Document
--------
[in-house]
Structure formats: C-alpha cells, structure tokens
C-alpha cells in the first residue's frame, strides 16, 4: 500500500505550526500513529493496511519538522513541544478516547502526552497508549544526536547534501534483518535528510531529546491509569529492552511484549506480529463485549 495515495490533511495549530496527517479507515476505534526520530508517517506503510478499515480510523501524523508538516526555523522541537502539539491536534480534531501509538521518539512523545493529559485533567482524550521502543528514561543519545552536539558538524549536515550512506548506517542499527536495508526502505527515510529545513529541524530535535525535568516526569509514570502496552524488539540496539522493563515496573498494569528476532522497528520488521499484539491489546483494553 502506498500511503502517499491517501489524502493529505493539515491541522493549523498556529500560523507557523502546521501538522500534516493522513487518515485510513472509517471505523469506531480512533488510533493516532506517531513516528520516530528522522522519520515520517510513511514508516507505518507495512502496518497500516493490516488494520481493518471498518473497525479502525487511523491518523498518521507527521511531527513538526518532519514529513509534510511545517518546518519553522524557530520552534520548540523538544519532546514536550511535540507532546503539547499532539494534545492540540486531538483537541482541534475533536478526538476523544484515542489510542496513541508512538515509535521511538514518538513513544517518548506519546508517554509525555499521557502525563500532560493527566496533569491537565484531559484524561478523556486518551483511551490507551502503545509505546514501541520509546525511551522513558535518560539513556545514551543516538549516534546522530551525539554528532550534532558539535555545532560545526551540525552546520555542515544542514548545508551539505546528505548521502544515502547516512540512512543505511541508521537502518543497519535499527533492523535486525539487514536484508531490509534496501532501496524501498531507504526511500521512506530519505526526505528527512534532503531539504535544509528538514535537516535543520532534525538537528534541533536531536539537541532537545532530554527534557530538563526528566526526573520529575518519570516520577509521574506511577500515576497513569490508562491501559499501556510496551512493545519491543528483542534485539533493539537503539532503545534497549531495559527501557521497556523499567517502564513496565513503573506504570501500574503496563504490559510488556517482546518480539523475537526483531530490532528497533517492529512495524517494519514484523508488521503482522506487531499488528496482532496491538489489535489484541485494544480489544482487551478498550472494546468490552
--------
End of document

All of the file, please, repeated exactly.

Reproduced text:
[in-house]
Structure formats: C-alpha cells, structure tokens
C-alpha cells in the first residue's frame, strides 16, 4: 500500500505550526500513529493496511519538522513541544478516547502526552497508549544526536547534501534483518535528510531529546491509569529492552511484549506480529463485549 495515495490533511495549530496527517479507515476505534526520530508517517506503510478499515480510523501524523508538516526555523522541537502539539491536534480534531501509538521518539512523545493529559485533567482524550521502543528514561543519545552536539558538524549536515550512506548506517542499527536495508526502505527515510529545513529541524530535535525535568516526569509514570502496552524488539540496539522493563515496573498494569528476532522497528520488521499484539491489546483494553 502506498500511503502517499491517501489524502493529505493539515491541522493549523498556529500560523507557523502546521501538522500534516493522513487518515485510513472509517471505523469506531480512533488510533493516532506517531513516528520516530528522522522519520515520517510513511514508516507505518507495512502496518497500516493490516488494520481493518471498518473497525479502525487511523491518523498518521507527521511531527513538526518532519514529513509534510511545517518546518519553522524557530520552534520548540523538544519532546514536550511535540507532546503539547499532539494534545492540540486531538483537541482541534475533536478526538476523544484515542489510542496513541508512538515509535521511538514518538513513544517518548506519546508517554509525555499521557502525563500532560493527566496533569491537565484531559484524561478523556486518551483511551490507551502503545509505546514501541520509546525511551522513558535518560539513556545514551543516538549516534546522530551525539554528532550534532558539535555545532560545526551540525552546520555542515544542514548545508551539505546528505548521502544515502547516512540512512543505511541508521537502518543497519535499527533492523535486525539487514536484508531490509534496501532501496524501498531507504526511500521512506530519505526526505528527512534532503531539504535544509528538514535537516535543520532534525538537528534541533536531536539537541532537545532530554527534557530538563526528566526526573520529575518519570516520577509521574506511577500515576497513569490508562491501559499501556510496551512493545519491543528483542534485539533493539537503539532503545534497549531495559527501557521497556523499567517502564513496565513503573506504570501500574503496563504490559510488556517482546518480539523475537526483531530490532528497533517492529512495524517494519514484523508488521503482522506487531499488528496482532496491538489489535489484541485494544480489544482487551478498550472494546468490552